An ahnentafel uses a numbering system to organize your ancestors. The individual whose ancestry is being traced (typically you) is listed as No. 1. The subject’s father and mother are assigned No. 2 and No. 3, respectively. Paternal grandparents get No. 4 and No. 5, while the maternal grandparents get No. 6 and No. 7. This means that, with the exception of No. 1, all males will have even numbers and all females will have odd numbers.

Here is an example of an ahnentafel using my maternal grandfather (Harold Edwin Lundquist) as the subject.

1st Generation

1 Harold Edwin LUNDQUIST. Born on 4 January 1910 in Smithfield, Cache Co., Utah. Died 28 May 1979 in Los Angeles, Los Angeles Co., California; he was 69.

On 8 November 1930 when Harold was 20, he married Erma Funk in Preston, Franklin Co., Idaho.

2nd Generation

2 Eric Benjamin LUNDQUIST. Born on 27 December 1871 in Broten, Annehard, Sweden. Died 25 July 1932 in Smithfield, Cache Co., Utah; he was 60.

On 4 November 1903 when Eric was 31, he married Eugenia Harris in Logan, Cache Co., Utah.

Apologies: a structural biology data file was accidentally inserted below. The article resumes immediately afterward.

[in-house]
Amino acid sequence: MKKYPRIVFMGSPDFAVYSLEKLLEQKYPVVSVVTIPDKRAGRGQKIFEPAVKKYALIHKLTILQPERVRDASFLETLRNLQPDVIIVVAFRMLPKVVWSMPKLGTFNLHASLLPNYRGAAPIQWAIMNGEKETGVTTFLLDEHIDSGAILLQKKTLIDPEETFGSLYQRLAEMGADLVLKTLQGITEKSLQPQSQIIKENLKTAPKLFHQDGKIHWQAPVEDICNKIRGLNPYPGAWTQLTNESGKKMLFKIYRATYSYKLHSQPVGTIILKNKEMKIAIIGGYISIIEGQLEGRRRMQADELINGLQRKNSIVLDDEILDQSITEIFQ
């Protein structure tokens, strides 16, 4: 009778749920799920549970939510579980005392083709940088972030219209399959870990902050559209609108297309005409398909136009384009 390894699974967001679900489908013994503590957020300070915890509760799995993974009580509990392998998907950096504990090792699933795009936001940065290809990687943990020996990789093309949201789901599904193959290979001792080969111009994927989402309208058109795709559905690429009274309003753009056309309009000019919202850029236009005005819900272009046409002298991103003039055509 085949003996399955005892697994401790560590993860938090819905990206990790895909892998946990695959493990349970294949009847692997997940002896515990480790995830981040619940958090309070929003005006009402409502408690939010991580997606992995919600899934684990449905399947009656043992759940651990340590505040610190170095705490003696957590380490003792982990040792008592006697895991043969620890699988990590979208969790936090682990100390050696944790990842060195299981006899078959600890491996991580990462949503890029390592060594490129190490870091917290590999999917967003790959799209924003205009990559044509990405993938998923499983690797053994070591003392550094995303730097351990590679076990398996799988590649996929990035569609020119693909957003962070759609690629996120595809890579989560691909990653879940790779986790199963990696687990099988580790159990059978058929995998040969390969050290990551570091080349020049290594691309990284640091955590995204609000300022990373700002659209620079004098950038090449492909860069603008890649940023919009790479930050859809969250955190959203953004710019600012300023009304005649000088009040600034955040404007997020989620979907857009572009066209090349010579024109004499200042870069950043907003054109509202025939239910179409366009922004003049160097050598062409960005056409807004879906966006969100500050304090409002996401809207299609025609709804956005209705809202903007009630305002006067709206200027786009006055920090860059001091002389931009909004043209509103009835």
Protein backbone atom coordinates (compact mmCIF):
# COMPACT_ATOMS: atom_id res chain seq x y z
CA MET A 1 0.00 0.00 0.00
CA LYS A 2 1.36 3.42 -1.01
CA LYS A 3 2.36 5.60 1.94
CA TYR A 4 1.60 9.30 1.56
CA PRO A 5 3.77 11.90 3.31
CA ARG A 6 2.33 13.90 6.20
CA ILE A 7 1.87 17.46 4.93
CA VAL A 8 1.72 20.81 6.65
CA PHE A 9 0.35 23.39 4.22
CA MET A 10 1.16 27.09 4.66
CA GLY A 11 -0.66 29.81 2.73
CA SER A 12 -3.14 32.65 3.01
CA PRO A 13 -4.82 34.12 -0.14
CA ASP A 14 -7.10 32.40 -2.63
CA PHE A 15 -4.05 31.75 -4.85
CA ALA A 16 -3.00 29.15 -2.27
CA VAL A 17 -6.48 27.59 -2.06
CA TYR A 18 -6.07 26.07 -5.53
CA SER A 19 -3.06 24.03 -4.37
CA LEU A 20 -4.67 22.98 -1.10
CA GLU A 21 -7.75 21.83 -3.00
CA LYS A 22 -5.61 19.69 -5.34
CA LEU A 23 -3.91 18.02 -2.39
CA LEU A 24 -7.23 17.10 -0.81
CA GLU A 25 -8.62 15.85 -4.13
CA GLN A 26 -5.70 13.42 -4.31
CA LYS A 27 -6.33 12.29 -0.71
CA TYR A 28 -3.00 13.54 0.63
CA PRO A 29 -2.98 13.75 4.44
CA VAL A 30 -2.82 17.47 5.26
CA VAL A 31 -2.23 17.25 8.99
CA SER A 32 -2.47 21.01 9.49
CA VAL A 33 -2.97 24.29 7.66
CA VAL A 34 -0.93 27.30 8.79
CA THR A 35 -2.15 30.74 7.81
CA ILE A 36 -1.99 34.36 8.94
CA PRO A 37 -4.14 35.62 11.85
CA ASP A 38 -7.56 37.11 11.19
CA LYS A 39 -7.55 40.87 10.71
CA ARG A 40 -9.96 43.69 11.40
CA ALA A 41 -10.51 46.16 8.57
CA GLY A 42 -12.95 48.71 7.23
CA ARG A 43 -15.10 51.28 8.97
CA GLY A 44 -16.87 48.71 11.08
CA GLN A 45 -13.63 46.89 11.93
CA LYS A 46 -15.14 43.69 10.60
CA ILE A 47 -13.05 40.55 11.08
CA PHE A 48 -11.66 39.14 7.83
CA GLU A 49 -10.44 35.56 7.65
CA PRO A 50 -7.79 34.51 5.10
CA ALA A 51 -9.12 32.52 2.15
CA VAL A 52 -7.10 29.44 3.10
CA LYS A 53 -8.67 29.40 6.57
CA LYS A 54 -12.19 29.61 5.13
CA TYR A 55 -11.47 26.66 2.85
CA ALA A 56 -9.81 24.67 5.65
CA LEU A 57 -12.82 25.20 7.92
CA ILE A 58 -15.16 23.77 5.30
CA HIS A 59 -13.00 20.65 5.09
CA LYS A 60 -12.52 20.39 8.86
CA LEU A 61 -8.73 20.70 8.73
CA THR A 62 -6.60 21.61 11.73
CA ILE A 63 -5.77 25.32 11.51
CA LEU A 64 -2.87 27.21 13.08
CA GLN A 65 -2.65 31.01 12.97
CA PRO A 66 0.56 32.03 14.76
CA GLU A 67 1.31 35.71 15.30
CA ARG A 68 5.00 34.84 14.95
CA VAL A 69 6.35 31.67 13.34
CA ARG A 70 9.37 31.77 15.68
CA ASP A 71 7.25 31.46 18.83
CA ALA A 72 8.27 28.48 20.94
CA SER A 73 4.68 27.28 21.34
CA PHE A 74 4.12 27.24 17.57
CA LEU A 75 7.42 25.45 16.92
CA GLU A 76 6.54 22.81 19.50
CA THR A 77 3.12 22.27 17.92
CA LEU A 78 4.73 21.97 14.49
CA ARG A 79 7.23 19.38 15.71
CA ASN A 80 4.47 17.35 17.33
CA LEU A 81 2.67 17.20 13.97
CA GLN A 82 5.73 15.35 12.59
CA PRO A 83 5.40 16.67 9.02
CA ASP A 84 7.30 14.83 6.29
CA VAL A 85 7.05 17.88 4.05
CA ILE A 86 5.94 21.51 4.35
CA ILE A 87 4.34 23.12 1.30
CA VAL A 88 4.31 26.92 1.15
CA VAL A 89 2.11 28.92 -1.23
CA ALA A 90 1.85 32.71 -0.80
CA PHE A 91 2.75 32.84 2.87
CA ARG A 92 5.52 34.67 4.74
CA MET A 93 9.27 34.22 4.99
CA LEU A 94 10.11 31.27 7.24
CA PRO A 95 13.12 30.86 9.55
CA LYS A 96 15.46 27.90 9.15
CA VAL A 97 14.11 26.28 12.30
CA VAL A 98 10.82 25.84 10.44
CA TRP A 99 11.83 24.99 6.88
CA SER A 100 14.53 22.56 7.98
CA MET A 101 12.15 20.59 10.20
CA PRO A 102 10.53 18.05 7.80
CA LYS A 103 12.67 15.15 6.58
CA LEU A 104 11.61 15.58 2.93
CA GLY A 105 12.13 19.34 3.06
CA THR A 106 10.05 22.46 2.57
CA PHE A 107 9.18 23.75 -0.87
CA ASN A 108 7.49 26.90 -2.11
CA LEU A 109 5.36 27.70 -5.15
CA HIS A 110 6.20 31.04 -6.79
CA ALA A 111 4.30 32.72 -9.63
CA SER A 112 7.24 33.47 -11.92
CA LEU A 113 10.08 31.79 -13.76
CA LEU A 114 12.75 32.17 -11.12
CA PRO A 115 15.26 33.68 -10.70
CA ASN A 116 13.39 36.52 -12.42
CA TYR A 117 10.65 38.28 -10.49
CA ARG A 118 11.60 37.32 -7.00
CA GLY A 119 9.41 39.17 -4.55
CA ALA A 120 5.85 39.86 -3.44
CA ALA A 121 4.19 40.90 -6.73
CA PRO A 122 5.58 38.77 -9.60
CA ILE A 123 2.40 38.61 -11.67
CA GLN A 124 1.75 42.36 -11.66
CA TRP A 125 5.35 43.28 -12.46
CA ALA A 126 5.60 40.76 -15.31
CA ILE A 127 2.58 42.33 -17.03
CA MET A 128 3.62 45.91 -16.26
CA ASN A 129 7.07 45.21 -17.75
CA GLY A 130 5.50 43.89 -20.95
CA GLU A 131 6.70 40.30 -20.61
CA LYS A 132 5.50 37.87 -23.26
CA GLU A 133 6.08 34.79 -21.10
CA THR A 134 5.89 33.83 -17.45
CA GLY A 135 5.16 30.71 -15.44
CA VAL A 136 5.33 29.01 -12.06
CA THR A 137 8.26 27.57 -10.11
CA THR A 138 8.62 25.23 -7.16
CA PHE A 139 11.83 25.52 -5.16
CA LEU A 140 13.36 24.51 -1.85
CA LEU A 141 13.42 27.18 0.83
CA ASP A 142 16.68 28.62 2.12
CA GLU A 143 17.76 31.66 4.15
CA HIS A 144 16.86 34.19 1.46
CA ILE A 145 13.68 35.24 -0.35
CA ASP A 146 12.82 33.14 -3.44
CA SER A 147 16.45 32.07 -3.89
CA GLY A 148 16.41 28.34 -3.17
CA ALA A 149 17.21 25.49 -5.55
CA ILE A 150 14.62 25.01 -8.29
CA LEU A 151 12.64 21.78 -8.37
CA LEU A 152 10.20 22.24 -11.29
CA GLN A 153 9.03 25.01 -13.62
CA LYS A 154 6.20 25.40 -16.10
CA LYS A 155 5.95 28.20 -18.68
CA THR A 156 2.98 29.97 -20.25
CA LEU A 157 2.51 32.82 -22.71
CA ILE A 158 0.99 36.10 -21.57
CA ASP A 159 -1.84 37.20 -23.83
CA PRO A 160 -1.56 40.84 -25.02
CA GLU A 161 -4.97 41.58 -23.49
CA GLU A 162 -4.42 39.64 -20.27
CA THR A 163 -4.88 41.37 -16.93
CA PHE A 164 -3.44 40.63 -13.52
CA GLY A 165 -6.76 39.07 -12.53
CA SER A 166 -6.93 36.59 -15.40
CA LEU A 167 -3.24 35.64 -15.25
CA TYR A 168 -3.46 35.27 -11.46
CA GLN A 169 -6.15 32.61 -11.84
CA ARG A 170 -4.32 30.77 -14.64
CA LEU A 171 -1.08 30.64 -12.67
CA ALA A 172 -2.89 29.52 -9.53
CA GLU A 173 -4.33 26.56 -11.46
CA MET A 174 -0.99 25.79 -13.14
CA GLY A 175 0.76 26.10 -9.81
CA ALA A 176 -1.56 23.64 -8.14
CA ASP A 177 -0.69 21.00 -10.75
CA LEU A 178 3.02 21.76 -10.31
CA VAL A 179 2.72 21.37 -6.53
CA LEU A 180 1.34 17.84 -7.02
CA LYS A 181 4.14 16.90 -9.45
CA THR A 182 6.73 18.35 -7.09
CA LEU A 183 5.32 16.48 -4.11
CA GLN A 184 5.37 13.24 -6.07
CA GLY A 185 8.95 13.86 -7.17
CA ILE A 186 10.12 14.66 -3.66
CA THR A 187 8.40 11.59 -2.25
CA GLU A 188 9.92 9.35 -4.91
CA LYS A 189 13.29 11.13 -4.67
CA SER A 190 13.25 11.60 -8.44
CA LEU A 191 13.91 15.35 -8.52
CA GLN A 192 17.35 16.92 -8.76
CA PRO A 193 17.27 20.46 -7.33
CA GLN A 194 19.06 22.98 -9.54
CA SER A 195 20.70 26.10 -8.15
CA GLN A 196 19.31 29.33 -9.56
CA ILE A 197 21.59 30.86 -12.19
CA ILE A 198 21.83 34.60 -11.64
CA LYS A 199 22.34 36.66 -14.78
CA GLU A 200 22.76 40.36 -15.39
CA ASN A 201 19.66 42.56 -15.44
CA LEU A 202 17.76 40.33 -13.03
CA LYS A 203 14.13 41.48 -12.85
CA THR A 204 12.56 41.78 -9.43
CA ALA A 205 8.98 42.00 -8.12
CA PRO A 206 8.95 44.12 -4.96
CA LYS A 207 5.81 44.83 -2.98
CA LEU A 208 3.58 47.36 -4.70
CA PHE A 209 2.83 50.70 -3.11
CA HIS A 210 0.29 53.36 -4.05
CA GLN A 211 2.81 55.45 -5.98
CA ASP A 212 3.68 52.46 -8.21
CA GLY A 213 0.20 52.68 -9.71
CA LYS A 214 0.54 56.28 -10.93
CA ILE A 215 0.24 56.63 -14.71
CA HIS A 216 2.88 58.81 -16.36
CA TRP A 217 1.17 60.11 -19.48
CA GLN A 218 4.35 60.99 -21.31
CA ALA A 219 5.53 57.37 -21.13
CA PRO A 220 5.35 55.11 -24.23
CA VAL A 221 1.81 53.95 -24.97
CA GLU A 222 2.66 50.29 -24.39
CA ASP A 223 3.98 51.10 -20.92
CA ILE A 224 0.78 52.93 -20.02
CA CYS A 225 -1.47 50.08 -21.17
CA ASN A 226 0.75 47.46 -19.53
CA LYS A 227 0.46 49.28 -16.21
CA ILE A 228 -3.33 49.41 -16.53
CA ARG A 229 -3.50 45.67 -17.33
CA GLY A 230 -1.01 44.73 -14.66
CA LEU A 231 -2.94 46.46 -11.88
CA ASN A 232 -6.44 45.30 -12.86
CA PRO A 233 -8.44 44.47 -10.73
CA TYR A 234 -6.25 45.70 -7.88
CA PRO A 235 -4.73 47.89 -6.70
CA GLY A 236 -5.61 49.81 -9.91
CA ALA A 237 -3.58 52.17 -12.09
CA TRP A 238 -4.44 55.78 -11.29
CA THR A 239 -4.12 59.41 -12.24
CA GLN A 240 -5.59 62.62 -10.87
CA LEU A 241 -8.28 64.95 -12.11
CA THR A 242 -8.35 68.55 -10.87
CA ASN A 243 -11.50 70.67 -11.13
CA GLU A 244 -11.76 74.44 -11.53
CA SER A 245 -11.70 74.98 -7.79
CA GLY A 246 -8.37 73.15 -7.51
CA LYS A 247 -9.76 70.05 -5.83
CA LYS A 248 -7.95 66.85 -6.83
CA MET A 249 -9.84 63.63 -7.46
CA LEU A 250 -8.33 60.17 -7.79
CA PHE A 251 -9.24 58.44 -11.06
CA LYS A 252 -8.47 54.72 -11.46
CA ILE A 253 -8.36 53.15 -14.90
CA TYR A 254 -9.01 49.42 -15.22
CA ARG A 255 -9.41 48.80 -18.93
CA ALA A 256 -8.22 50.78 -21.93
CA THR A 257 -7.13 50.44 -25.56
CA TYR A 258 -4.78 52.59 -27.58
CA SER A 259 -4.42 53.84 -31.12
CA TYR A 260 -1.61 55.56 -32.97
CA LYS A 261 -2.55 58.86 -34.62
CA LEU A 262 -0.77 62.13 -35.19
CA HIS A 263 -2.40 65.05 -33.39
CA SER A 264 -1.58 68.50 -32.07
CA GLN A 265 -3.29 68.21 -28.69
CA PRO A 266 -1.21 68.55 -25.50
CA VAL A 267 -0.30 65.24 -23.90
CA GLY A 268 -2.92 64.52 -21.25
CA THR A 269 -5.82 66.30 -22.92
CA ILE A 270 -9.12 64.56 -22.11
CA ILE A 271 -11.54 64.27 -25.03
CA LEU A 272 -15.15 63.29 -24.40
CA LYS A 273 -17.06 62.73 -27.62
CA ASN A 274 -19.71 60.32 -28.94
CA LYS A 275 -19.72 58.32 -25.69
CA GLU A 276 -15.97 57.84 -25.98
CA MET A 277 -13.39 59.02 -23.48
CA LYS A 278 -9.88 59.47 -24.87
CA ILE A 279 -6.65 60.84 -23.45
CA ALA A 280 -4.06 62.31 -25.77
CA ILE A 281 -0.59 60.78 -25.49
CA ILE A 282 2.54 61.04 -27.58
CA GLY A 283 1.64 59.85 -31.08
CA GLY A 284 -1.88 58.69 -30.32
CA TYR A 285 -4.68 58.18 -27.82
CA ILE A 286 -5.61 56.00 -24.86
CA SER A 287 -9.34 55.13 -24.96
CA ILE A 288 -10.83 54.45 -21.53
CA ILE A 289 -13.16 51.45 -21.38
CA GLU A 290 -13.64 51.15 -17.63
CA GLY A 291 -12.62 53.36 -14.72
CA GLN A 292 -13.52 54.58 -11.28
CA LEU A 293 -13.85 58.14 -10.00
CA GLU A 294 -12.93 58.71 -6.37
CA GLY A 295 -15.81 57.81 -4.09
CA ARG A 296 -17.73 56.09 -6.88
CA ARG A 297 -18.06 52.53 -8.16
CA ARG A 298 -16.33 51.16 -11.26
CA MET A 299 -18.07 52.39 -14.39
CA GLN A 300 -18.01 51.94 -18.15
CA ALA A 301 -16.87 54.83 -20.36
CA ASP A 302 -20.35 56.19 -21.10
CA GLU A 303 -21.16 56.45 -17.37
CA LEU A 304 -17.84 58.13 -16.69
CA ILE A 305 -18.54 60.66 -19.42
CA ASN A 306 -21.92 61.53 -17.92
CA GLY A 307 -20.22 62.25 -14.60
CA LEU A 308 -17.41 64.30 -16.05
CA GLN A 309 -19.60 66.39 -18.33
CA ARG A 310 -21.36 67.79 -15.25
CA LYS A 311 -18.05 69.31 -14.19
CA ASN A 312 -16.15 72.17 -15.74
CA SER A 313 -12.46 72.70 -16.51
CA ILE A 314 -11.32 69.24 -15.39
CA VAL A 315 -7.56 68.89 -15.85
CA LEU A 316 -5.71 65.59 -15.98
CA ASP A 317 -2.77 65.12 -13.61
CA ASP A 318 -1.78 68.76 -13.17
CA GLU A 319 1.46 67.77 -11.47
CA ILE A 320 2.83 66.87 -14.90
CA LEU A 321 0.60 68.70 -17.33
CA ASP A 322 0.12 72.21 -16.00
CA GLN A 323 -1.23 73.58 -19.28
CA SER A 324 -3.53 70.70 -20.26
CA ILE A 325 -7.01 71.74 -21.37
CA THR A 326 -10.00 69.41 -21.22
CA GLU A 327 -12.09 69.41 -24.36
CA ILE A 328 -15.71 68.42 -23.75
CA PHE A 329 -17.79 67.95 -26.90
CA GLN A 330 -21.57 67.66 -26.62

3 Eugenia HARRIS. Born on 4 November 1881 in Hyde Park, Cache Co., Utah. Died 14 February 1950 in Smithfield, Cache Co., Utah; she was 68.

3rd Generation

4 Carl Gustav LUNDQUIST. Born on 9 February 1834 in Luckebo, Orebro, Sweden. Died 21 September 1880 in Broten, Annehard, Sweden; he was 46.

On 20 November 1857 when Carl was 23, he married Caroline Erickson in Ostmark, Varmland, Sweden.

5 Caroline ERICKSON. Born on 12 September 1832 in Varmland, Sweden. Died 11 March 1903 in Hyde Park, Cache Co., Utah; she was 70.

6 William Emer HARRIS. Born on 3 December 1854 in Ogden, Weber Co., Utah. Died 27 October 1904 in Pocatello, Bannock Co., Idaho; he was 49.

On 4 November 1877 when William was 22, he married Katherine Sarah Perkes in Salt Lake City, Salt Lake Co., Utah.

7 Katherine Sarah PERKES. Born on 12 May 1861 in Belleville, St. Clair Co., Illinois. Died 7 September 1957 in Smithfield, Cache Co., Utah; she was 96.

As you can see, an ahnentafel generally includes the three main genealogical events: births, marriages, and deaths. In addition, since an ahnentafel doesn’t use diagrams, last names are usually in capital letters so you can easily scan each name.